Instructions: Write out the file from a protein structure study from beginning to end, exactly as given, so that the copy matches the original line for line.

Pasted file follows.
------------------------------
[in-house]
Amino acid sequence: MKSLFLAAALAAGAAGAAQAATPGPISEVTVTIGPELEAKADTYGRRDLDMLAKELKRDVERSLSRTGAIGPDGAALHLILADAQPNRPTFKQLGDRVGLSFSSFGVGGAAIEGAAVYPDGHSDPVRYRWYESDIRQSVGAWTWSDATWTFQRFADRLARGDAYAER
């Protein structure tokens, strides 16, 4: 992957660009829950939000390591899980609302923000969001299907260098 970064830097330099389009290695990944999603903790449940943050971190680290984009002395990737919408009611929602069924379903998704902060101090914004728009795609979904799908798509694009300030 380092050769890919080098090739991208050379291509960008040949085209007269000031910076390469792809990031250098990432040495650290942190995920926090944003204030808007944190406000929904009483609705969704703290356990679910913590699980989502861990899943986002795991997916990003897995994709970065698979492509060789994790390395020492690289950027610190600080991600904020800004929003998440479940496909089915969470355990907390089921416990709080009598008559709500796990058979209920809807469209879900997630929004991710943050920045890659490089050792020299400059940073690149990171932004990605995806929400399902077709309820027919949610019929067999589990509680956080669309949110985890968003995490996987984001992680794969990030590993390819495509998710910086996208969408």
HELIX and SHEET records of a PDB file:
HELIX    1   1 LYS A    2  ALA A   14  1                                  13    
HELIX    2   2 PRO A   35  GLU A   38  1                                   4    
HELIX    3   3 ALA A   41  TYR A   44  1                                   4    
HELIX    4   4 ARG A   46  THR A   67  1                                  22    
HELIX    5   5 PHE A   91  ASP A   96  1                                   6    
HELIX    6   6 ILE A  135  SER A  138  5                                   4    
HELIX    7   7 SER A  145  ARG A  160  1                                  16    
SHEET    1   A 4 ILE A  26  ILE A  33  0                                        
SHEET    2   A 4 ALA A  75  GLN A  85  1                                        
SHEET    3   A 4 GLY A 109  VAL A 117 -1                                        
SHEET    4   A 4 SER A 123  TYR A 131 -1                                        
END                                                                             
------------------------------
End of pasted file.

[in-house]
Amino acid sequence: MKSLFLAAALAAGAAGAAQAATPGPISEVTVTIGPELEAKADTYGRRDLDMLAKELKRDVERSLSRTGAIGPDGAALHLILADAQPNRPTFKQLGDRVGLSFSSFGVGGAAIEGAAVYPDGHSDPVRYRWYESDIRQSVGAWTWSDATWTFQRFADRLARGDAYAER
């Protein structure tokens, strides 16, 4: 992957660009829950939000390591899980609302923000969001299907260098 970064830097330099389009290695990944999603903790449940943050971190680290984009002395990737919408009611929602069924379903998704902060101090914004728009795609979904799908798509694009300030 380092050769890919080098090739991208050379291509960008040949085209007269000031910076390469792809990031250098990432040495650290942190995920926090944003204030808007944190406000929904009483609705969704703290356990679910913590699980989502861990899943986002795991997916990003897995994709970065698979492509060789994790390395020492690289950027610190600080991600904020800004929003998440479940496909089915969470355990907390089921416990709080009598008559709500796990058979209920809807469209879900997630929004991710943050920045890659490089050792020299400059940073690149990171932004990605995806929400399902077709309820027919949610019929067999589990509680956080669309949110985890968003995490996987984001992680794969990030590993390819495509998710910086996208969408």
HELIX and SHEET records of a PDB file:
HELIX    1   1 LYS A    2  ALA A   14  1                                  13    
HELIX    2   2 PRO A   35  GLU A   38  1                                   4    
HELIX    3   3 ALA A   41  TYR A   44  1                                   4    
HELIX    4   4 ARG A   46  THR A   67  1                                  22    
HELIX    5   5 PHE A   91  ASP A   96  1                                   6    
HELIX    6   6 ILE A  135  SER A  138  5                                   4    
HELIX    7   7 SER A  145  ARG A  160  1                                  16    
SHEET    1   A 4 ILE A  26  ILE A  33  0                                        
SHEET    2   A 4 ALA A  75  GLN A  85  1                                        
SHEET    3   A 4 GLY A 109  VAL A 117 -1                                        
SHEET    4   A 4 SER A 123  TYR A 131 -1                                        
END                                                                             